Spreading cheer to foster families
The $100 gift certificate to Triple Play was a score for Mary Bren and her family.
With five kids – sometimes more – the Kellogg family can’t typically afford trips to the amusement center, she said.
The bags full of presents handed out after the raffle drawings were a bonus for Bren’s family and the 68 other foster families gathered Saturday in Post Falls for their annual Christmas party.
“We come here every year, and we always bring whoever’s living with us at the time,” said Bren, who has been a foster mother to 61 children in the past six years.
All the children who come to the annual holiday party – biological, adopted and foster children alike – receive gifts.
Bren said she knows what the gifts mean to the foster kids who come to her from troubled homes, but she said the presents mean a lot to her own children, too.
“It’s a whole family taking in these kids,” she said. “This is a way for us to say thank you to our kids.”
About 300 children received presents during Saturday’s party, which was organized by Idaho Youth Ranch and the Idaho Department of Health and Welfare.
The families ate together as foster care worker Maggie Morrison drew raffle tickets for prizes ranging from Butterball turkeys to grocery gift certificates to video games and even a TV.
Coeur d’Alene and Post Falls police officers worked the room, handing out stuffed toys to children while families were called one by one to the front of the Post Falls High cafeteria.
The littlest children sat on Santa’s knees, the older ones sat on the floor in front of him, and the eldest gathered on either side of Santa’s rocking chair and crowded behind him.
After a family picture with Santa, his helpers loaded the children up with bags full of gifts. The children headed back to their tables, excitedly pulling out presents and tearing off the gift wrap.
One boy awkwardly carried a skateboard, almost as long as he was tall, and dragged a bag of presents along behind him.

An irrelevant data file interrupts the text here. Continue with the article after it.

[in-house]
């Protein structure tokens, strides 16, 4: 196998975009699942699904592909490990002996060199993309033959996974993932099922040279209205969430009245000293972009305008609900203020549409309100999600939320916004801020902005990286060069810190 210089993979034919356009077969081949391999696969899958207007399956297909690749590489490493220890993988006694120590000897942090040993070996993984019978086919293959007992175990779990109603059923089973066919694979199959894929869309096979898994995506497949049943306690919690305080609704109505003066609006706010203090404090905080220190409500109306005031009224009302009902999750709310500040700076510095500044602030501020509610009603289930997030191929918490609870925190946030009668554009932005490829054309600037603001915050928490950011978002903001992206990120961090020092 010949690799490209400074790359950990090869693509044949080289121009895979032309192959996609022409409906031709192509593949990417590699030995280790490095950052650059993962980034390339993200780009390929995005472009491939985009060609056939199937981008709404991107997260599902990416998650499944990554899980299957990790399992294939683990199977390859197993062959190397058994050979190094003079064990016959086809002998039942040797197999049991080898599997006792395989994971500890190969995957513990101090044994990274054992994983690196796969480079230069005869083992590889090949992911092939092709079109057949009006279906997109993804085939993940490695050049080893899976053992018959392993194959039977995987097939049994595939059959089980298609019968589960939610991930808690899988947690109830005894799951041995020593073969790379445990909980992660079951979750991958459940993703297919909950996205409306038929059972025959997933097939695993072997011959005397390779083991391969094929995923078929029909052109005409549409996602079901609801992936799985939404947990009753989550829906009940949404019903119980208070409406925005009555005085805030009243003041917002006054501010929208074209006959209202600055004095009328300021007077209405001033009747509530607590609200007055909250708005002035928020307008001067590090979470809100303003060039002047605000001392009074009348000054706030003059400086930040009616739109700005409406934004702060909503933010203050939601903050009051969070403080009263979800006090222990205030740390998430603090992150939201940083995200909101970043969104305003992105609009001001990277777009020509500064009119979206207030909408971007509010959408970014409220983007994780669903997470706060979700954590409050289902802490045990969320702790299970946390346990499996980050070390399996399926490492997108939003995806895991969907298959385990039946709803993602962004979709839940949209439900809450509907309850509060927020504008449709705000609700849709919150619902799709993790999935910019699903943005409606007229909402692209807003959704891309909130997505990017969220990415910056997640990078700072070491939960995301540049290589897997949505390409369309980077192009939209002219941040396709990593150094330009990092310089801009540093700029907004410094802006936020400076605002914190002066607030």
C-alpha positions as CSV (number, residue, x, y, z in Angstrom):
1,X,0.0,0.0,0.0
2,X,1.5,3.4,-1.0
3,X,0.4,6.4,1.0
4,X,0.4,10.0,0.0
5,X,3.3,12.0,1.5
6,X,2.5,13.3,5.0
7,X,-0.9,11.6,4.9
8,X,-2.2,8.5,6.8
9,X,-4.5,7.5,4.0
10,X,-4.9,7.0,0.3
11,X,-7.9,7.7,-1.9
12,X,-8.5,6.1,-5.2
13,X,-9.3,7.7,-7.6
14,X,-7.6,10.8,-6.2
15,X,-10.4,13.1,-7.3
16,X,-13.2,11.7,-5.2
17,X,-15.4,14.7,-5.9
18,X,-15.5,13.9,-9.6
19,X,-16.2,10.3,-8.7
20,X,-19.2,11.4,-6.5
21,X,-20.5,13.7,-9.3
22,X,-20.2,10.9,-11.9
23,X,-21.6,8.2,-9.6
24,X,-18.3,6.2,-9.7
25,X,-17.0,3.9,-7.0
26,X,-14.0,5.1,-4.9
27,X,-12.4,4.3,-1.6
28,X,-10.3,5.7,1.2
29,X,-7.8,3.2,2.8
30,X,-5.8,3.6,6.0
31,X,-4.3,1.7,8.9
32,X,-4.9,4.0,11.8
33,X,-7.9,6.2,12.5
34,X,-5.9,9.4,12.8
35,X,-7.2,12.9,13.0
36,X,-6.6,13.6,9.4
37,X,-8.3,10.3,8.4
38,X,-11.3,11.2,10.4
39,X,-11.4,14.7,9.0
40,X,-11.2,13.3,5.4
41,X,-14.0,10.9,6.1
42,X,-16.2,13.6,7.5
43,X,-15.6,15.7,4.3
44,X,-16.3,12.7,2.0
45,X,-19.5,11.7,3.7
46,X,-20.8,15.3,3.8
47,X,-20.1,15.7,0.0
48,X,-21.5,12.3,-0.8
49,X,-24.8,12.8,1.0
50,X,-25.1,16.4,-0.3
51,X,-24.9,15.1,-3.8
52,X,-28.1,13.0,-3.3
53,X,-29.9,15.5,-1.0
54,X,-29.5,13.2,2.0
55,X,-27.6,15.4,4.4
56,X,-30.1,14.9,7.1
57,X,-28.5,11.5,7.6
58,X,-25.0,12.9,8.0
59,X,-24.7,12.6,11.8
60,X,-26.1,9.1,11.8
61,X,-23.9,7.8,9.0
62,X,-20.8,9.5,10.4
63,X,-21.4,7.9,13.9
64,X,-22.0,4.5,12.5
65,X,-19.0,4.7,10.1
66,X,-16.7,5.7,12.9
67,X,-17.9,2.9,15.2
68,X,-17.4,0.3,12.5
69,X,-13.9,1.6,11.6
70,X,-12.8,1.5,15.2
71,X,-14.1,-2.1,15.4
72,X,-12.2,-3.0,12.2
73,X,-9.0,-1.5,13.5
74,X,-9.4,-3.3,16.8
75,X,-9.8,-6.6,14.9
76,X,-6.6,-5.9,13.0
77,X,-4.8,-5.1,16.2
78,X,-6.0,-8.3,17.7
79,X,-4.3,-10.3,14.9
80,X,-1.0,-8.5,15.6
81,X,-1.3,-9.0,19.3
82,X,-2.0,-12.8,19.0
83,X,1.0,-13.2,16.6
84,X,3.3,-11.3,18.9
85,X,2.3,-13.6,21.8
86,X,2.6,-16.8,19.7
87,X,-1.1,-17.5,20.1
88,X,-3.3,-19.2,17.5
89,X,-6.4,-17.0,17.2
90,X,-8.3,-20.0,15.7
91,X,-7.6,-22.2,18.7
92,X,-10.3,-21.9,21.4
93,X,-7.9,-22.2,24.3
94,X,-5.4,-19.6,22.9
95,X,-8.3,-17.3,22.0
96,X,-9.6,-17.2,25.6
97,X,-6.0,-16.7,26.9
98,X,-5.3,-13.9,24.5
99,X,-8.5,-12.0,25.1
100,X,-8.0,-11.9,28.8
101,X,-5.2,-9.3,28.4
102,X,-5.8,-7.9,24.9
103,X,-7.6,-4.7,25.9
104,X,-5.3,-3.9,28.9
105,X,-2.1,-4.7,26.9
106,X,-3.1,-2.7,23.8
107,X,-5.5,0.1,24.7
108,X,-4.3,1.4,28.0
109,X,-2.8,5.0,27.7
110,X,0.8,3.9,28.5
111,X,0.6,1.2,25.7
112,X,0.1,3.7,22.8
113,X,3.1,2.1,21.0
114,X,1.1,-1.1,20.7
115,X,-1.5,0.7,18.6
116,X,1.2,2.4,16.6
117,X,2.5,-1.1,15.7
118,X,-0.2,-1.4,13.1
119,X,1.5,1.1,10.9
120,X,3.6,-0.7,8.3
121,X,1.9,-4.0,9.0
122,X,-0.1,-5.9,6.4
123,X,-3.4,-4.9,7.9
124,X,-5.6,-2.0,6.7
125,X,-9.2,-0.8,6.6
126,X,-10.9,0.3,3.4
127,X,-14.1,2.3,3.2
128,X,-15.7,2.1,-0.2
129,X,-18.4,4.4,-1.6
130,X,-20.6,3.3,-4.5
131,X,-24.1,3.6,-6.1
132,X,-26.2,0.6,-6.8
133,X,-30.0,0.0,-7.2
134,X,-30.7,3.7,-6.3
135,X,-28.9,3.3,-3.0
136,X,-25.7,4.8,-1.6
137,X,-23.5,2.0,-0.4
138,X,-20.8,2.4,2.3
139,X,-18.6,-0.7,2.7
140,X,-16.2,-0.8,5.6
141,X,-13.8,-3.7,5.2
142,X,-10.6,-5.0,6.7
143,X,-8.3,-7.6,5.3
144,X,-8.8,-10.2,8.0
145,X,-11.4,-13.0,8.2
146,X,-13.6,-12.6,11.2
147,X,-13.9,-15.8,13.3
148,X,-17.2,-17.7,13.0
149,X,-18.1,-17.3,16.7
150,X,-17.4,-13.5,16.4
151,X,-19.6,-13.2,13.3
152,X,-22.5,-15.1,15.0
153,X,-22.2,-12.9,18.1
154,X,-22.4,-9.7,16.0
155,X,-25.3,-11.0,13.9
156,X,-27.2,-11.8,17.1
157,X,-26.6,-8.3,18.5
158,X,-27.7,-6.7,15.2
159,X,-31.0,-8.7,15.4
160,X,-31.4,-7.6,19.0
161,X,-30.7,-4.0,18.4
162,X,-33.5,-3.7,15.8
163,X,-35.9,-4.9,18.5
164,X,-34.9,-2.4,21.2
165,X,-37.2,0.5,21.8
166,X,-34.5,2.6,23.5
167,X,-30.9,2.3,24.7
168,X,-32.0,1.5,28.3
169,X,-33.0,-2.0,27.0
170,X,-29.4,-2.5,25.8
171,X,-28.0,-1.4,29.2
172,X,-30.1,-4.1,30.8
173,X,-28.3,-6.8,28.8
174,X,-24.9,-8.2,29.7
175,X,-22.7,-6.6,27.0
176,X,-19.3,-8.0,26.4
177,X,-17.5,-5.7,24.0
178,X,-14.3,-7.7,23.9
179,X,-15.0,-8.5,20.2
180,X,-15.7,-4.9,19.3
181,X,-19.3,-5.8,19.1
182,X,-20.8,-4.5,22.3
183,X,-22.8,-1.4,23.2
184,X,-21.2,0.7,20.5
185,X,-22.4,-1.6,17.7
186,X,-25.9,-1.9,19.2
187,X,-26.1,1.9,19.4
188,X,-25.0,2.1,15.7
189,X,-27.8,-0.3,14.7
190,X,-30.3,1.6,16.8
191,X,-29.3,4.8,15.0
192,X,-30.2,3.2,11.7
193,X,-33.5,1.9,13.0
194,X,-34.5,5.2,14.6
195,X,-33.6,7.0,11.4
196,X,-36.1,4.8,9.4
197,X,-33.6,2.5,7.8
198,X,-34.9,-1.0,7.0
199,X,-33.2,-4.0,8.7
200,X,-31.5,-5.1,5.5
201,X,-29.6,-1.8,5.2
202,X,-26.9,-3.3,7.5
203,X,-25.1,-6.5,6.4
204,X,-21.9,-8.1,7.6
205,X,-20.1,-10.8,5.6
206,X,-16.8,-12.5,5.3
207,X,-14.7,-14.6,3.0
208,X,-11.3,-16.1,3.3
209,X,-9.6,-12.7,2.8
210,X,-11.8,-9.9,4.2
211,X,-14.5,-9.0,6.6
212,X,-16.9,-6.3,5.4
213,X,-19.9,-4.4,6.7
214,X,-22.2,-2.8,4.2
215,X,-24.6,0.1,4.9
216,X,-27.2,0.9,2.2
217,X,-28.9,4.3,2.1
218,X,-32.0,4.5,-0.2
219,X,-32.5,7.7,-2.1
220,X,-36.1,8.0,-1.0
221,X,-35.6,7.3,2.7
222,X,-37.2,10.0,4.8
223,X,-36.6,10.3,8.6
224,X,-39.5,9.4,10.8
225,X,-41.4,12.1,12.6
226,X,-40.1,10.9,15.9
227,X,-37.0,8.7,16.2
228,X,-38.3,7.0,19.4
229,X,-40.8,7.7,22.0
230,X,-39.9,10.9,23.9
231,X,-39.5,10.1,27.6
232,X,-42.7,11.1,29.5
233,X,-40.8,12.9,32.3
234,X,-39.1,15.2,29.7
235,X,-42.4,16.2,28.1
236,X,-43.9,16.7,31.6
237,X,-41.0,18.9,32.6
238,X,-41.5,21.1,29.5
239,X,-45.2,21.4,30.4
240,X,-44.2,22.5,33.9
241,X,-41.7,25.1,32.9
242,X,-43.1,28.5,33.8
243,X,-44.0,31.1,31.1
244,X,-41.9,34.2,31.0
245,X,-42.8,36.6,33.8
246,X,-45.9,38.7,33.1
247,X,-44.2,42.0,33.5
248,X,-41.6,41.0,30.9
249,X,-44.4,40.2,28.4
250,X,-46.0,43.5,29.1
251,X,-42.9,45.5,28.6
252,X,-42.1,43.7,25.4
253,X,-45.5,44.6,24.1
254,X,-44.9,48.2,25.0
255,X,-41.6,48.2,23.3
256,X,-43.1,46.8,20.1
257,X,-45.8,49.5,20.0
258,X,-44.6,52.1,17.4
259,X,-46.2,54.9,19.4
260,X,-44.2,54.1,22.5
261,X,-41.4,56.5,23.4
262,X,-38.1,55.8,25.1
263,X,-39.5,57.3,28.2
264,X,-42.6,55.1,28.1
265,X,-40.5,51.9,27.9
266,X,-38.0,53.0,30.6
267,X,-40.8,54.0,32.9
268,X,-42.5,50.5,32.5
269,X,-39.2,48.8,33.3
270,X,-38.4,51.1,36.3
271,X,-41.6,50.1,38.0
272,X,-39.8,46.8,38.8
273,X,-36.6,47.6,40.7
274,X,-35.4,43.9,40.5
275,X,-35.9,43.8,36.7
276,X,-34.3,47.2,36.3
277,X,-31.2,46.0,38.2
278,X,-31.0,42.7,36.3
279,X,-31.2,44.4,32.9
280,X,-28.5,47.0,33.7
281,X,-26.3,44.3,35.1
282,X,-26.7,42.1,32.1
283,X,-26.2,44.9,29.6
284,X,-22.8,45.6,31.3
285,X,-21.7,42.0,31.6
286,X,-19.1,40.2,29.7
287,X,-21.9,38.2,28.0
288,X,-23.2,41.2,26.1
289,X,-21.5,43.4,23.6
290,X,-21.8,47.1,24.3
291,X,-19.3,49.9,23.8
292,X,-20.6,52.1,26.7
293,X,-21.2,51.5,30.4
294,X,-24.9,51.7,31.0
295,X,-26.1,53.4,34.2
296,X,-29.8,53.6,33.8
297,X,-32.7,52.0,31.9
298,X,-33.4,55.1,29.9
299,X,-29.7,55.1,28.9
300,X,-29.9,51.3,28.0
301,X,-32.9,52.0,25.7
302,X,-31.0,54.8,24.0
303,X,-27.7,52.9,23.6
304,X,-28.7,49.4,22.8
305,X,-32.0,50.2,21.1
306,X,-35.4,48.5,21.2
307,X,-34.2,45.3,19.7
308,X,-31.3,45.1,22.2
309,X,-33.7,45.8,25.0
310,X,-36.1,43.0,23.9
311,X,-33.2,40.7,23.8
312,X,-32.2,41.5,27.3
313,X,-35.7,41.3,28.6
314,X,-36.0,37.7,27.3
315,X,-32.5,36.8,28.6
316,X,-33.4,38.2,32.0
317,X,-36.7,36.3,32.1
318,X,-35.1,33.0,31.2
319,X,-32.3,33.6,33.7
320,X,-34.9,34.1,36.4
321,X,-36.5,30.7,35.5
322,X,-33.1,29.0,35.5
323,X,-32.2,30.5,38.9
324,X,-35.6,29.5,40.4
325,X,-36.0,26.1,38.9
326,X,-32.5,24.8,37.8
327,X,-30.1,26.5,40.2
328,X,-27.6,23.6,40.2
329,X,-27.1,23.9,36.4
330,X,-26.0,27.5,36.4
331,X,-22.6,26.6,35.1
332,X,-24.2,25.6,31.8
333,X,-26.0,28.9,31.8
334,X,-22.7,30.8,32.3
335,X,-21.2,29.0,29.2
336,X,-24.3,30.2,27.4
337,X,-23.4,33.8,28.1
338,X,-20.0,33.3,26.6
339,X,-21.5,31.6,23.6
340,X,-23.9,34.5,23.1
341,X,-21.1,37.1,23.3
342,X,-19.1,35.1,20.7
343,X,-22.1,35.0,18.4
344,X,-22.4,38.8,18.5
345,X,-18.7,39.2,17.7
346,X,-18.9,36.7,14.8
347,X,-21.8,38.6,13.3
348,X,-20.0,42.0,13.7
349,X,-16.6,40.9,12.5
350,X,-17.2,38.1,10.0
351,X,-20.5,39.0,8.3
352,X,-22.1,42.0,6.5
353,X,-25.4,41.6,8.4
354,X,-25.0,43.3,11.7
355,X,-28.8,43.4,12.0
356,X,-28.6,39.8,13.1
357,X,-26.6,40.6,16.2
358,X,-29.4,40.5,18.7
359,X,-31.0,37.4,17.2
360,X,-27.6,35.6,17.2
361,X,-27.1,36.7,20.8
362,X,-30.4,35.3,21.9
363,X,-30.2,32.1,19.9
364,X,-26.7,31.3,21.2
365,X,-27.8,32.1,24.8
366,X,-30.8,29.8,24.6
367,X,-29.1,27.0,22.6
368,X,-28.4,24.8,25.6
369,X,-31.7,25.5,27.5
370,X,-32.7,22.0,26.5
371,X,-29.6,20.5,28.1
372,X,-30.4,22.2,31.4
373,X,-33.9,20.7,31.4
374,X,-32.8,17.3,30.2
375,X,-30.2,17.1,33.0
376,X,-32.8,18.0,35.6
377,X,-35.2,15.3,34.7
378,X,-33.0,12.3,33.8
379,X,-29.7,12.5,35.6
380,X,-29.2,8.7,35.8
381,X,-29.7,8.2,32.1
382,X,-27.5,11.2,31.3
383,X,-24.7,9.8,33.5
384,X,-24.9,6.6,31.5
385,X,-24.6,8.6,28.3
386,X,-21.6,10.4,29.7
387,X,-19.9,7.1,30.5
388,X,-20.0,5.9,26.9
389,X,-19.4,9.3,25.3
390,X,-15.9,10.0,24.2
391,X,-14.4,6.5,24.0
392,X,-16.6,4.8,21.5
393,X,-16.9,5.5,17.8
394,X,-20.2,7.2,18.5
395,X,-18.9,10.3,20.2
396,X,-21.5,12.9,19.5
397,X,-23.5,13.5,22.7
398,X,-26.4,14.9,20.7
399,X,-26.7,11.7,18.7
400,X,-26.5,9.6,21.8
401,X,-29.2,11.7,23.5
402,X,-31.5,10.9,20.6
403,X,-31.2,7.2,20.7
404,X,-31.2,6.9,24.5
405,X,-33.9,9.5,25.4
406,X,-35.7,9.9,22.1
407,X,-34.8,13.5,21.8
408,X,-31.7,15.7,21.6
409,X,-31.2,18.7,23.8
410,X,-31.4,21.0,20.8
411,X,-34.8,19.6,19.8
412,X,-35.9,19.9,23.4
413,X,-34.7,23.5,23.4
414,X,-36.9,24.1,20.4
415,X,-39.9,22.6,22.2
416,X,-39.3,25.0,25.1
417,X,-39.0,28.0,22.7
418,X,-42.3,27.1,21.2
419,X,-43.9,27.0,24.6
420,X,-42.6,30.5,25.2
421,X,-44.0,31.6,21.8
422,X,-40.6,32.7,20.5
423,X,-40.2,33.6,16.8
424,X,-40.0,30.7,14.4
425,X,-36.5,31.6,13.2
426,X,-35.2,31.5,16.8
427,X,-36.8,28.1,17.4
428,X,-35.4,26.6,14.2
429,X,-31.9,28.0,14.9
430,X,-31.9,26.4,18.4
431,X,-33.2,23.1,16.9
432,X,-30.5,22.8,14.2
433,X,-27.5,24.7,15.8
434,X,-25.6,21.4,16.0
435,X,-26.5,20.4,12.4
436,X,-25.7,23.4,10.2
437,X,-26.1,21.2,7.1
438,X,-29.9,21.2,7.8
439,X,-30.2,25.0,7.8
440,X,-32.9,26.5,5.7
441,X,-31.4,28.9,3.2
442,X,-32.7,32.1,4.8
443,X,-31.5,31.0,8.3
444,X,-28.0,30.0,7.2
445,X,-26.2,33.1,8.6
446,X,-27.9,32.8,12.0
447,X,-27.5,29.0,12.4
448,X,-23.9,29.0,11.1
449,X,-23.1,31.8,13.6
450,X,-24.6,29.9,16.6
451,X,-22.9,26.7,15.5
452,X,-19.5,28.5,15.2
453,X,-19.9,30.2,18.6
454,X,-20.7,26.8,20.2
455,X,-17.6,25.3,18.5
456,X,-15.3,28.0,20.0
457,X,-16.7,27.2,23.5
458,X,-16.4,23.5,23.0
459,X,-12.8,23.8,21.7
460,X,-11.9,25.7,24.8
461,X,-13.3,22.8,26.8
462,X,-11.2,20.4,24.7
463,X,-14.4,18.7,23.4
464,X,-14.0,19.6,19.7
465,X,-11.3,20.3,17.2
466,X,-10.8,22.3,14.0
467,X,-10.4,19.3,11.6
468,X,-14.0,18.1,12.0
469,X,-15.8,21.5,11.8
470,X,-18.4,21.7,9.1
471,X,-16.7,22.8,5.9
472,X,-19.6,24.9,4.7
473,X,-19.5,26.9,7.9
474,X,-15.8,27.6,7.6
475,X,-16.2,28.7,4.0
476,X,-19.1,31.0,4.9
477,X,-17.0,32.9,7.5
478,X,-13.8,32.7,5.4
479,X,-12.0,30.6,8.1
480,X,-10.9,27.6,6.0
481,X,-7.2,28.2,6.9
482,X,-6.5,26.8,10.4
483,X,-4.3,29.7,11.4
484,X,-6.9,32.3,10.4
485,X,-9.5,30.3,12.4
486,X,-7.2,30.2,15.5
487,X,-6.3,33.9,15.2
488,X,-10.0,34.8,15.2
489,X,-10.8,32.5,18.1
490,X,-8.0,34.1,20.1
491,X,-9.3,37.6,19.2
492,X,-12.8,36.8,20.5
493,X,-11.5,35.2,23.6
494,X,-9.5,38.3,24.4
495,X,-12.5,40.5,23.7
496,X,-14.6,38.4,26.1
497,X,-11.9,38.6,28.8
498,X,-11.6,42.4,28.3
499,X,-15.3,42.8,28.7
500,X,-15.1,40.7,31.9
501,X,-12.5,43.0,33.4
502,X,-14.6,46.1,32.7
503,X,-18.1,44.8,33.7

“On average these families have five extra kids in the home,” said Morrison, speaking loudly so she could be heard over the excited chatter of 300 kids and a refrain of “Jingle Bells” in the background.
Saturday was the seventh year Morrison, an Idaho Youth Ranch employee, attended the annual Christmas party for foster children from Idaho’s five northern counties.
In that time, the number of children being served by foster care has doubled – a staggering increase that Morrison attributes to North Idaho’s meth epidemic.
Idaho Youth Ranch, which oversees and coordinates foster care for Health and Welfare, is having a hard time finding enough families to care for those kids, Morrison said. She said they have even had a hard time finding homes for infants, something that hasn’t been an issue in the past.
Despite a shortage of foster homes, Morrison said there’s been no shortage in the community’s generosity and kindness.
So many gifts were donated for the foster kids and their families that organizers actually had extras to share with 20 struggling families outside the foster care program.
New foster dad Mike Bingham, of Coeur d’Alene, was at the party for the first time and was blown away by the outpouring.
“This is awesome,” he said. “This is awesome.”